Flowers cites Richard Coords’ response, “But why avoid those terms? If they accurately describe your theological beliefs, why conceal it?” In response to the fact that some may become “inflamed against you” if they recognize the terms, Flowers counters, “And why wouldn’t they, if their church doesn’t believe that historically?” In response to the last sentence about teaching “the people the biblical truth of these doctrines without providing distracting labels,” Flowers points out, “In other words, don’t provide your distinctives. It almost sounds like he’s instructing the new pastors to be subversive.”
Leighton Flowers’ full discussion of this Founders document is in the Soteriology 101 episode titled, Pastor Search Committees and Stealth Calvinism.
Another ministry aimed at aligning churches with Calvinist doctrine is Mark Dever’s 9Marks organization. Originally called “The Center for Church Reform,” 9Marks provides resources aimed at helping pastors reform their congregations. Their 2019 article titled, Calvinist Pastors and Non-Calvinist Churches: Candidating, Pastoring, and Moving On, provides an excellent example of mixed messaging in guidance provided to candidate pastors. Under bullet point number one, “Trust in God’s Sovereignty,” the author writes:
“If you’re a pastoral candidate, trust God for his placement and don’t hide your doctrinal convictions. If the church doesn’t have the theological acumen to ask you about it, bring it up with gentleness and patience. Show them how you will teach these doctrines and how important they are to you. (This will vary with each candidate and will show why one Calvinist can lead a non-Calvinist church and another cannot). Far better to ‘disqualify’ yourself in the candidating process than to receive a call to a place where theological debate will follow immediately.”
However, under bullet point number 3, “Limit the Language of Calvinism, Not the Language of Scripture,” the author instructs:
“In this article, I’ve used the term Calvinist pastor and non-Calvinist church throughout. That said, my personal encouragement would be to avoid labels whenever possible. Because labels are so freighted with misunderstanding, it rarely helps to fly the banner of Calvinism unless you’re willing to accept all the stereotypes that come with it. This is not to deny the value and need for confessionalism; it’s to say that confessionalism depends on the chance to explain from Scripture the doctrines we confess.”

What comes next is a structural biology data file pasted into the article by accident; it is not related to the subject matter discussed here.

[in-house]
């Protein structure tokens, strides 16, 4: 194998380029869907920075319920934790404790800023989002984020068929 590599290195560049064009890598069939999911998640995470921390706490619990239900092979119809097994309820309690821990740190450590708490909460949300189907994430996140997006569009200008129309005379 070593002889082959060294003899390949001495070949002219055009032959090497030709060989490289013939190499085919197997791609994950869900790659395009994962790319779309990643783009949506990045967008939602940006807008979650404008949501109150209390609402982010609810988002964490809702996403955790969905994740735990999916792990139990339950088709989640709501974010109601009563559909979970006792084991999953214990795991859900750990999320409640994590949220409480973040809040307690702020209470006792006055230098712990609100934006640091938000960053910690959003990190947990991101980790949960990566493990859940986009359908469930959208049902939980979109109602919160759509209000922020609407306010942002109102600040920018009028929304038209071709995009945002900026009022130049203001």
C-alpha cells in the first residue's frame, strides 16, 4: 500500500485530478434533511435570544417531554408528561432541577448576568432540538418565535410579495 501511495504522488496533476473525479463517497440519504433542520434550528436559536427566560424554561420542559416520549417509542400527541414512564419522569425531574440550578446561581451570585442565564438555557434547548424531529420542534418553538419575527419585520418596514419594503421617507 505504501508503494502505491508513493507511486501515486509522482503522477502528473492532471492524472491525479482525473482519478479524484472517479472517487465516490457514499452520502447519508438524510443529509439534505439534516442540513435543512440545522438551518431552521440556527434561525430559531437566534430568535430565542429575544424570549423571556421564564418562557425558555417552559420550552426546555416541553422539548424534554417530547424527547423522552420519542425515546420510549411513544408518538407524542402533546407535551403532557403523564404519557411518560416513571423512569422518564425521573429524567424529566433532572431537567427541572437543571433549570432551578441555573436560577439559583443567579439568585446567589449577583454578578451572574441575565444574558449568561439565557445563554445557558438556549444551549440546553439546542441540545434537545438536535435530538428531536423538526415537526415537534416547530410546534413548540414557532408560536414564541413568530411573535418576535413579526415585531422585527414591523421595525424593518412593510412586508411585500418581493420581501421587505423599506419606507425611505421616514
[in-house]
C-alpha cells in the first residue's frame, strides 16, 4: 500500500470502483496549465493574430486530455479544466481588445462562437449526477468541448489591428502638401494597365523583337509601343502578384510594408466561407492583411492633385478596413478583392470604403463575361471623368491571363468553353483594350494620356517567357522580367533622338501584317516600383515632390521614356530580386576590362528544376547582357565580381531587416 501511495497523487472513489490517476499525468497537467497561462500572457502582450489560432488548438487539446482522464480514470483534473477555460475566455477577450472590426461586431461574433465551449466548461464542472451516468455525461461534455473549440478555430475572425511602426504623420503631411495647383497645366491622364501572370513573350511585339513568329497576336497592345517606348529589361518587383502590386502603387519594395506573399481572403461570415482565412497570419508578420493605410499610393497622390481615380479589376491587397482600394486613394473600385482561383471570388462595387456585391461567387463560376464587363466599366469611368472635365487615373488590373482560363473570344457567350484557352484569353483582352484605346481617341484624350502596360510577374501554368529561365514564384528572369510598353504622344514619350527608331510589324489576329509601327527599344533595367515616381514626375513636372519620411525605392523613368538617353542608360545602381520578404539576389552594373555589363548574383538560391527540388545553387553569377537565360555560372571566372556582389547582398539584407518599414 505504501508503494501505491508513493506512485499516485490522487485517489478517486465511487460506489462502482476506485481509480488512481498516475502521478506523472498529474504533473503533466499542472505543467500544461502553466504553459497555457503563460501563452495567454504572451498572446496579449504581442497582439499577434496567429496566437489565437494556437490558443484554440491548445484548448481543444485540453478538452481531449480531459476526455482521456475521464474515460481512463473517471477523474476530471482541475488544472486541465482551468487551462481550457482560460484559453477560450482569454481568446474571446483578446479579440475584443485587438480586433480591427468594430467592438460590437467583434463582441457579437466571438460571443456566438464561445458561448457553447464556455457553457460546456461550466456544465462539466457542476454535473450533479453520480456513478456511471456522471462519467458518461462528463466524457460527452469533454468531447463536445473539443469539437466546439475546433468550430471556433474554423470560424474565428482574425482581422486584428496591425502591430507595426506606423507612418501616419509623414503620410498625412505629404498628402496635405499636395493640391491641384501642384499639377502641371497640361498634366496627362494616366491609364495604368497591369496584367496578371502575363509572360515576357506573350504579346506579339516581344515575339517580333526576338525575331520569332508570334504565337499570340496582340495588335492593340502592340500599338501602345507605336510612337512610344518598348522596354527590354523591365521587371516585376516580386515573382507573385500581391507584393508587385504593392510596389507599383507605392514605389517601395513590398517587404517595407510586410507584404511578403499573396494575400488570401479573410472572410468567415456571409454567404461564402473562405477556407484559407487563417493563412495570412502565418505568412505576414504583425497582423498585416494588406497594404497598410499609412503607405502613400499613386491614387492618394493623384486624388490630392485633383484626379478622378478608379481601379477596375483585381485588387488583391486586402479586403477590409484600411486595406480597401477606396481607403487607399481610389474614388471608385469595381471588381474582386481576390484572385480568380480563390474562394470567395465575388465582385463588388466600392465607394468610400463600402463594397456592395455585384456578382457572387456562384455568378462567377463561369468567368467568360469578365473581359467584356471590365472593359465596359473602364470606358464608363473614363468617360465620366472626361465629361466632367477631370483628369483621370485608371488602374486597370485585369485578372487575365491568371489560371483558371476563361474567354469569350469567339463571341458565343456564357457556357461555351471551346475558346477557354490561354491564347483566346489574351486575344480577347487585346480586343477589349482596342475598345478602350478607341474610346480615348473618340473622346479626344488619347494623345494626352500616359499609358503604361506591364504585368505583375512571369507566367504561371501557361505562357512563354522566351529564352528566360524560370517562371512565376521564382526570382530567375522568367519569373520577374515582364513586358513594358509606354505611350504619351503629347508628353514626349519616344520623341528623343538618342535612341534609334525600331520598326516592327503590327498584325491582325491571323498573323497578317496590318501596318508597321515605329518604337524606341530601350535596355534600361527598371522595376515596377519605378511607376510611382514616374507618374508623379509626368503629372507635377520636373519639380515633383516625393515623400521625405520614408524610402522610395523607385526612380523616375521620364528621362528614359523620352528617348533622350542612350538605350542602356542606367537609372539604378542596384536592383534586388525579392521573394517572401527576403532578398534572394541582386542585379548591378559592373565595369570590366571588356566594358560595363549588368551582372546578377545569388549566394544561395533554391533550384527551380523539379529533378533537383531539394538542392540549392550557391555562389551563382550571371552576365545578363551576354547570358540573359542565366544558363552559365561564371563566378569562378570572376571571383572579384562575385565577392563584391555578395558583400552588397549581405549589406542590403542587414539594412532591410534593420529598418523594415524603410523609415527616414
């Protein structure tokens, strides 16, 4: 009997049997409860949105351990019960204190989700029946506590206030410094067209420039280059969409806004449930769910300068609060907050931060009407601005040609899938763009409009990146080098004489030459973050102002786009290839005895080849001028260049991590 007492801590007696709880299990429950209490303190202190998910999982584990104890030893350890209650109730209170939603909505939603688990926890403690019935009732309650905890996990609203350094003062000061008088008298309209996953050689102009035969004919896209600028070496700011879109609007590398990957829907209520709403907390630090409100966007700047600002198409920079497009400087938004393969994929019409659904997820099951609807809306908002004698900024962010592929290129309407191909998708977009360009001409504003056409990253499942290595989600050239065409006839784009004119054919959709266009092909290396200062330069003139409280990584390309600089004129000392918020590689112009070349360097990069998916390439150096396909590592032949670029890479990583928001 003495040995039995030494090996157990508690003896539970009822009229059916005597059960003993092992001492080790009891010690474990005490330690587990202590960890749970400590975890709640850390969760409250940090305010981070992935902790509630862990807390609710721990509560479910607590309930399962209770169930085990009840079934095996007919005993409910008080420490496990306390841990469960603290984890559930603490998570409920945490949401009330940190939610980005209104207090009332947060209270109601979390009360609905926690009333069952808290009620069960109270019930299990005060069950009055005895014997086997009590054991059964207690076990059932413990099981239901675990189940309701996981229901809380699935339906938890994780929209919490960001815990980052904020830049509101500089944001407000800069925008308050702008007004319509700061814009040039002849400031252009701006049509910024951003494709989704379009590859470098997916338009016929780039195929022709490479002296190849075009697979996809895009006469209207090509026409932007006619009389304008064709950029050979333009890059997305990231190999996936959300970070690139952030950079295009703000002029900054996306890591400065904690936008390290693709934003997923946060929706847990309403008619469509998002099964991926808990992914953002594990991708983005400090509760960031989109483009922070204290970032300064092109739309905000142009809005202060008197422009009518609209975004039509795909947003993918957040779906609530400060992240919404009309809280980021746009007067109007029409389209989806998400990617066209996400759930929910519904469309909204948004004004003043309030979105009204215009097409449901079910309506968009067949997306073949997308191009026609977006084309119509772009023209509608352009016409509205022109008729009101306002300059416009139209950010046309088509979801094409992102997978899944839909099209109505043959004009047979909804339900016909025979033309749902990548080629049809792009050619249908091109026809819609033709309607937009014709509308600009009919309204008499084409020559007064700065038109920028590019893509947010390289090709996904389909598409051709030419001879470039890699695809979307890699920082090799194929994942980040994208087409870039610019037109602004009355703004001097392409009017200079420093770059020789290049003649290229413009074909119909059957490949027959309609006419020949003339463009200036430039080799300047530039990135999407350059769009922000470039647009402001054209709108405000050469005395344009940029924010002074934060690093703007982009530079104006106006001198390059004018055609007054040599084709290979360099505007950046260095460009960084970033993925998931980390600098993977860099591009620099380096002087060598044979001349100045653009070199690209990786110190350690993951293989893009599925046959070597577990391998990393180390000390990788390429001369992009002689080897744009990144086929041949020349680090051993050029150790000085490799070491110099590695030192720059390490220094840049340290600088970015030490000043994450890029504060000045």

Which is it? Are they instructing candidate pastors to be so clear about their beliefs that they ensure even search committees who don’t have the theological chops to know the right questions to ask understand, or are they instructing prospective pastors to avoid all tell-tale labels and wait for an opportunity to explain his distinctives from Scripture after he has been hired?
Is this an indictment against all Calvinist pastors everywhere or even Calvinism itself? Absolutely not. Reputable Calvinists roundly denounce this type of behavior.
In Pastor Ron Hale’s document, Questions and Answers for Pastor Search Committees of Non-Calvinist Congregations, he distinguishes between two types of prospective Calvinist pastors:
“There are two types of Calvinists in the Southern Baptist Convention. Some are Calvinists with a little ‘c’ in that they have no agenda to ‘convert’ others to Calvinism. Others are Calvinists with a capital ‘C’ and possess an agenda to turn the Southern Baptist Convention toward Calvinism.”
Under the paradigm espoused by the “capital ‘C’ Calvinists,” Southern Baptist churches are being taken unaware left and right. Calvinist pastors who are able to slip past pastor search committees begin to enact the strategies outlined above in order to “reform” historically non-Calvinist or mixed congregations. Before they begin to introduce overtly Calvinist doctrine, they endear themselves to the membership. These individuals are often incredibly winsome and garner a very devoted following. Later, when he begins to introduce Calvinist doctrine from the pulpit, it is done is such a way as to avoid detection if possible.